2. Only when we are true to ourselves can we honestly understand ourselves and be comfortable in our skin. Thus ‘know thyself’ comes when we acquiesce to our mistakes and reflect on them. The only way we learn from mistakes in a way that endures the test of time is to record them. “Those who don't record history are doomed not to learn from it.”[7] This has implications not just in our personal lives but also professional lives. For example, while coding, if I don’t make myself clear through adequate comments on what I am doing and how, then after a few months I cannot comprehend the logic of doing what I did and I think, “was I possessed or what?”. This not only helps in finding out what went wrong, but also helps discover patterns, future problems, scope and ultimately make predictions that are far more reliable than any expectation. This is a field where data analytics companies are minting money (ever heard of SAP?).
  3. Being honest paves the way for the next take away – communication. Most problems that were discussed in these books arose because the organization or the unit was beset with communication problems. “What we've got here is (a) failure to communicate”[Cool Hand Luke]. “Failure to ask reflects human stupidity less than it reflects human history.”[6]. This enables us to make bonds, to reach out in times of trouble, in being more effective as a team and developing trust. Also, a leader’s vision is of no use if it cannot permeate into every nook and cranny of the transformation he seeks. Personal egos or interests come in the way of communication. Thinking that knowledge is power, we often exercise discretion in disseminating all the information to the people concerned and withhold some vital parts of information so that our egos are fed when people flock to us for that resource. Being a genius is good, but trust me, once you are the jack of all trades, you will be fighting fires more often than doing what you are supposed to do and in essence, hurting yourself mentally and professionally.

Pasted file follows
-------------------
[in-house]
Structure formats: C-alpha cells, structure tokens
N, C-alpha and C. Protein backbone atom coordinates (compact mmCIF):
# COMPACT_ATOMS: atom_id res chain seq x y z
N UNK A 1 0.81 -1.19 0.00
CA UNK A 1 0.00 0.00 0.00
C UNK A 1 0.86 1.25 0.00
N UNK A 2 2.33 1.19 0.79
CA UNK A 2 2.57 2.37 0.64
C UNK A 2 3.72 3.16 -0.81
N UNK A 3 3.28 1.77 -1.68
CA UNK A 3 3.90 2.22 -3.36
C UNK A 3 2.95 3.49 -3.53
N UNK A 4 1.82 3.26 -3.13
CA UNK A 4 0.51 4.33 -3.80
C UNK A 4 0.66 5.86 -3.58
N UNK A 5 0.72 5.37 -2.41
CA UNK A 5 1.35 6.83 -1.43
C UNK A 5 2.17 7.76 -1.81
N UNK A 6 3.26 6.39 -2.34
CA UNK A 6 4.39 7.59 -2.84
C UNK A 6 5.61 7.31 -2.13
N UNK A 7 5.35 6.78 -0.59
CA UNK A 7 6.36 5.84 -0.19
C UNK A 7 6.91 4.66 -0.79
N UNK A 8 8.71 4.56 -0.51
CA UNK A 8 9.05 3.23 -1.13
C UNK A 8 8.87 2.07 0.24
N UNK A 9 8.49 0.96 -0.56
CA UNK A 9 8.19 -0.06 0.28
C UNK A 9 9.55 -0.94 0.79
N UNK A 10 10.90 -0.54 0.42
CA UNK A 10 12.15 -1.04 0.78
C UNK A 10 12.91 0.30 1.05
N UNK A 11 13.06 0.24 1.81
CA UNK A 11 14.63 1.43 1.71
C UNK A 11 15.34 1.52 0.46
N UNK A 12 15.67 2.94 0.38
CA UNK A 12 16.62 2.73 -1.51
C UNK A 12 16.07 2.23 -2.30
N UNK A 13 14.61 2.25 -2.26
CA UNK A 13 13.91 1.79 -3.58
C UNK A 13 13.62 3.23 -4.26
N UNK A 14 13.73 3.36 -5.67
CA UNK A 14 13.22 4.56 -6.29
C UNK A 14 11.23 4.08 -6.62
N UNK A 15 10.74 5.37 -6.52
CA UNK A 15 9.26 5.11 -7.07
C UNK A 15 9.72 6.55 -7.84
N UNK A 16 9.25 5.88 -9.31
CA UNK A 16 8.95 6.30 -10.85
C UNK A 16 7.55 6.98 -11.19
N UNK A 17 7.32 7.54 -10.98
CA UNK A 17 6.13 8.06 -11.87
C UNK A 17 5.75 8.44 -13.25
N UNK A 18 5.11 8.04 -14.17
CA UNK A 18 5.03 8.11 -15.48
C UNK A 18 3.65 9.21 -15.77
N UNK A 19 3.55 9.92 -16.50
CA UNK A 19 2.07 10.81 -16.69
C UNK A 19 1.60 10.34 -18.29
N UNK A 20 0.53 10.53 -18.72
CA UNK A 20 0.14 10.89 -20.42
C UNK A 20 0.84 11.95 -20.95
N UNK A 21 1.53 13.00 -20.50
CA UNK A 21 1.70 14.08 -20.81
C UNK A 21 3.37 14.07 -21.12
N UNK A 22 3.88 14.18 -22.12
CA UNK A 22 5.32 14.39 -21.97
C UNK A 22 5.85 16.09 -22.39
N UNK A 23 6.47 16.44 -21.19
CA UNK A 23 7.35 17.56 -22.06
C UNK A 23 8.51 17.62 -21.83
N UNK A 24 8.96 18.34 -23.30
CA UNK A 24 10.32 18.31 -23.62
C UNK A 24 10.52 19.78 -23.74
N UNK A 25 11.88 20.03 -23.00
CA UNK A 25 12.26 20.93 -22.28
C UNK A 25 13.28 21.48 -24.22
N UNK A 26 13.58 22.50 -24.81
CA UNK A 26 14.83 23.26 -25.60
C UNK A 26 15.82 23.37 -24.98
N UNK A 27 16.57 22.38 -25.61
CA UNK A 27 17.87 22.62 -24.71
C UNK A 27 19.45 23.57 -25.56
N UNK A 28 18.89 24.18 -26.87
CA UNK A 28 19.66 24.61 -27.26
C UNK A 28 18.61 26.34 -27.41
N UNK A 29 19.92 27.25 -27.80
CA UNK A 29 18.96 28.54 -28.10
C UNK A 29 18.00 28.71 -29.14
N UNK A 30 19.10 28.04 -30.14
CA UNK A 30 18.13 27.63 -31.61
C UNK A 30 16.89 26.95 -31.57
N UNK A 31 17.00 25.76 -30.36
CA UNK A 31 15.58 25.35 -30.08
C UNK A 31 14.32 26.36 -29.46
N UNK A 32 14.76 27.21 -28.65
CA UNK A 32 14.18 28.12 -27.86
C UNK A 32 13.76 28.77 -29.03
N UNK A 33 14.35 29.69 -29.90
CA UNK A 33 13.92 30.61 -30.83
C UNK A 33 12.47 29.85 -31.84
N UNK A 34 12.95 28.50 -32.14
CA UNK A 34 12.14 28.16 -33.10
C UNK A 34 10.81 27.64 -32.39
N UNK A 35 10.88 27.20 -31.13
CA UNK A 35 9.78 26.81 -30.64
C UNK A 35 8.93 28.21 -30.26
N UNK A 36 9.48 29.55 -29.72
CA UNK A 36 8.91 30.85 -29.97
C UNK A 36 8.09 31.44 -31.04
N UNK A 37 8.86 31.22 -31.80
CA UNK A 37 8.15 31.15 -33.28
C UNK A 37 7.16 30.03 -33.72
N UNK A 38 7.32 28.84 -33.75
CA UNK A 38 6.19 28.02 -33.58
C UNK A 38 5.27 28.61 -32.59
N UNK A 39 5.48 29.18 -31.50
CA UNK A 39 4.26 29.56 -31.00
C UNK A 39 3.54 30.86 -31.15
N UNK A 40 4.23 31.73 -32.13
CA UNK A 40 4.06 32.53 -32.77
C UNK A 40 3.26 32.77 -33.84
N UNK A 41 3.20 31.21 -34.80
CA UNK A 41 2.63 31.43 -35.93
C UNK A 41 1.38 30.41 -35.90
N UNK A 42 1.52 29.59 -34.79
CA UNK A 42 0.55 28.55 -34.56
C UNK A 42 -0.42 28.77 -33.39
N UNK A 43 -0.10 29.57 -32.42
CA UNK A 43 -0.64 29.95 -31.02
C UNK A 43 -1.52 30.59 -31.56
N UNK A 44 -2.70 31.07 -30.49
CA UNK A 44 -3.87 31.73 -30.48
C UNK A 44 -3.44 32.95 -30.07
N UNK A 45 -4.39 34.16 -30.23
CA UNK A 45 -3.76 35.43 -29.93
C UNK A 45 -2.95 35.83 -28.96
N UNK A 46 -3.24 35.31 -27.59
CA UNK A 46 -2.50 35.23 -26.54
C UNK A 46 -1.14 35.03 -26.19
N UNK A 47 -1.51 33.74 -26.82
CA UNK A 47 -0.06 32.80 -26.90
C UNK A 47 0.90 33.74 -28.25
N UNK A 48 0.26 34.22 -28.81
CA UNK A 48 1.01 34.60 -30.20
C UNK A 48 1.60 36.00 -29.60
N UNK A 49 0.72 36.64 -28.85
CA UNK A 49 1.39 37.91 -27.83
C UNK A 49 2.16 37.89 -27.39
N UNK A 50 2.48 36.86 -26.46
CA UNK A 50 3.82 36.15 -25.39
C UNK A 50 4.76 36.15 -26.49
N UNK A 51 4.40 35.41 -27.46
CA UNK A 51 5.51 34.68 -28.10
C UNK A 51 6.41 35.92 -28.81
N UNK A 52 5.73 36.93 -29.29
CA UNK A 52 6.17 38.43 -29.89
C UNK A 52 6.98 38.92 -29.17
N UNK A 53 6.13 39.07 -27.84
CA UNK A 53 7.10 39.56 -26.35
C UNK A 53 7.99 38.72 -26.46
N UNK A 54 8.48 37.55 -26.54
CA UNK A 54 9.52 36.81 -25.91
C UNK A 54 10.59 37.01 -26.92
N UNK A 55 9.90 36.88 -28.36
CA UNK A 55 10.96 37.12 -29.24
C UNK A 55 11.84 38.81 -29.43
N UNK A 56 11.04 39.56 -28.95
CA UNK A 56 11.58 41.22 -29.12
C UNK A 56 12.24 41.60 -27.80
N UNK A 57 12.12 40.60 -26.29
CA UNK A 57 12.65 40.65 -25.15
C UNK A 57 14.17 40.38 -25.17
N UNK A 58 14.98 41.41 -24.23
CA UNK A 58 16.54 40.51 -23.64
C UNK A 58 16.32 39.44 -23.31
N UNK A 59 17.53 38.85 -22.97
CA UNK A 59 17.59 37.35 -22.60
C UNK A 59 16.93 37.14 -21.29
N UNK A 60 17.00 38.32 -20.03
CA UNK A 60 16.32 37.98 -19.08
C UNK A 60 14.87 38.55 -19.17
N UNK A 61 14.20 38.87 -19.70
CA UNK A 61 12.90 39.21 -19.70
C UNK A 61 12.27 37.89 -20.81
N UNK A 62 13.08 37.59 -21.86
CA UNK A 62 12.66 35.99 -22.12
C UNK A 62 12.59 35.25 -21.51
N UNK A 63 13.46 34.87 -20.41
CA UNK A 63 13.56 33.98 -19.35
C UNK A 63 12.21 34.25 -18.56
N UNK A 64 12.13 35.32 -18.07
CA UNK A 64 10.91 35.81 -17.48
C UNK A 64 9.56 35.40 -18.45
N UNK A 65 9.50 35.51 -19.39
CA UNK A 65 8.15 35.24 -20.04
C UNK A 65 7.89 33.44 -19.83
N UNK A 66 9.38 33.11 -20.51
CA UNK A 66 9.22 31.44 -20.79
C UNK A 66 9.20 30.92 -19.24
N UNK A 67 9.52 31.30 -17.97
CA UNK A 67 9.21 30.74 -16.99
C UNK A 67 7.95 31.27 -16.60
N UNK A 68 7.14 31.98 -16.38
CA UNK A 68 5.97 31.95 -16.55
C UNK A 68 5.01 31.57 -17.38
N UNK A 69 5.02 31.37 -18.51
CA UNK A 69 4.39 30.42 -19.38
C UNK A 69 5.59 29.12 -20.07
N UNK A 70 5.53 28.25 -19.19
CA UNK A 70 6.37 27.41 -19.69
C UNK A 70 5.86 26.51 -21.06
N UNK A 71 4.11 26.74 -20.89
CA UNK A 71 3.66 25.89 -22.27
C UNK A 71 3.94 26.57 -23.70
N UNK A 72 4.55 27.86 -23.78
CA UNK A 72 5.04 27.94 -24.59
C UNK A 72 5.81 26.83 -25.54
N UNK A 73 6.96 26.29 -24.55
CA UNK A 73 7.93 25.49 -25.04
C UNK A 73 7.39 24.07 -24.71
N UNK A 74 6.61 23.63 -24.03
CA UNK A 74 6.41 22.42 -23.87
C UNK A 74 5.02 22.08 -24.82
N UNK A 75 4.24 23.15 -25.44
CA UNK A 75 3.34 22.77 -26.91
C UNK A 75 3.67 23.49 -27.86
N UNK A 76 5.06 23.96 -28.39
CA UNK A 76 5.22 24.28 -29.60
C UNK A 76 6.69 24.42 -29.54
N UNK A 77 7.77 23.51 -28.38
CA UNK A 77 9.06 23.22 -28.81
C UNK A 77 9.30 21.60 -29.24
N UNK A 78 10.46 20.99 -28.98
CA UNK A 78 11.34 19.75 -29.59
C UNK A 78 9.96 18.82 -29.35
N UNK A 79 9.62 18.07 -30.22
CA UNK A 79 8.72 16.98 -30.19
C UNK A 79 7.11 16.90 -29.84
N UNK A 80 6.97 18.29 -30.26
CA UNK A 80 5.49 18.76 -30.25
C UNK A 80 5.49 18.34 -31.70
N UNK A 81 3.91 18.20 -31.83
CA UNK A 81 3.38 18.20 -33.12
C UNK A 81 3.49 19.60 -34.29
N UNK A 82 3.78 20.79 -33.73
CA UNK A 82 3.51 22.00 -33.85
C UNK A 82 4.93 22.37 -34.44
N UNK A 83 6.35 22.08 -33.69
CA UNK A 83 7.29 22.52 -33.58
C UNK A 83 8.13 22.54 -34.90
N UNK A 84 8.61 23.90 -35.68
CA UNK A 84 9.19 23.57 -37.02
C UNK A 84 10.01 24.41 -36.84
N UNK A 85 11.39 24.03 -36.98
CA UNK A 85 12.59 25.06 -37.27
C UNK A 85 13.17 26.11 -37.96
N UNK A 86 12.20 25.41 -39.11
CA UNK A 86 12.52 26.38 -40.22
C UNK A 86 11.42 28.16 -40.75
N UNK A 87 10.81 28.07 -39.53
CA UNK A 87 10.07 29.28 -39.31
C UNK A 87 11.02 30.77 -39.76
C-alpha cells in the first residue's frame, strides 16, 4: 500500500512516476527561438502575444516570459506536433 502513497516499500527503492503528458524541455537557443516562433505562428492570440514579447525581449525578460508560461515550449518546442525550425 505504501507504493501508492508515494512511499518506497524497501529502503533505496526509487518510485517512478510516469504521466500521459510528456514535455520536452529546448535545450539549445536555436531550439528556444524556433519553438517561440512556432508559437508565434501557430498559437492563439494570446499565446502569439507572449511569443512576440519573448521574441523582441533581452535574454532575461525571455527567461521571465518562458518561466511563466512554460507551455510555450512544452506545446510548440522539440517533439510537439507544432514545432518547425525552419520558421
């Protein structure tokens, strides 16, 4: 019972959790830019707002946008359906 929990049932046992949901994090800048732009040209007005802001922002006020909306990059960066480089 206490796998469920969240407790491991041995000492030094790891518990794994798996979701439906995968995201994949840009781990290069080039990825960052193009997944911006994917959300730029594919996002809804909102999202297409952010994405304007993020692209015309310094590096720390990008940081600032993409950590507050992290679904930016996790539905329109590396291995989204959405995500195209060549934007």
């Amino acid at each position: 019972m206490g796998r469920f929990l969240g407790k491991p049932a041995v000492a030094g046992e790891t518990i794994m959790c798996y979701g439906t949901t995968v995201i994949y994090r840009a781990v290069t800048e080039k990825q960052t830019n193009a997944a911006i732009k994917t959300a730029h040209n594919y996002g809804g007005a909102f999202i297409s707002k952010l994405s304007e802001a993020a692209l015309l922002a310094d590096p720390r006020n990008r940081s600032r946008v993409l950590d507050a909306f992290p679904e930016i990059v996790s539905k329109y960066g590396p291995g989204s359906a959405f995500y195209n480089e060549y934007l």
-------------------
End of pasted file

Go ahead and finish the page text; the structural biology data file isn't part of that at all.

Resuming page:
4. All of this easily extends to encompass entire organizations. Knowing what we can do also defines what we cannot do. This is a central theme of carving an indomitable niche in the market through strategy. “Anybody can survive some way or the other, even the skid row bum. The trick is to survive gallantly, to feel the surge of commercial mastery: not just to experience the sweet smell of success but to have the visceral feel of entrepreneurial mastery”[1].

Even the noblest of intentions fail to bear fruit due to lack of one thing or the other. It is hard to let go of ego; but it is equally important to understand that the ‘command and control’ operational hierarchies of the late 70’s and 80’s don’t work today. Today is the time of knowledge workers and knowledge economies. Every individual in the organization holds some information over which he has exclusive access. In order to use that information, we’ve got to make them speak up, not with fear or apprehension, but with a trust of fair treatment and acknowledgement of their efforts. “Knowledge workers outlive organizations, and they are mobile”[6].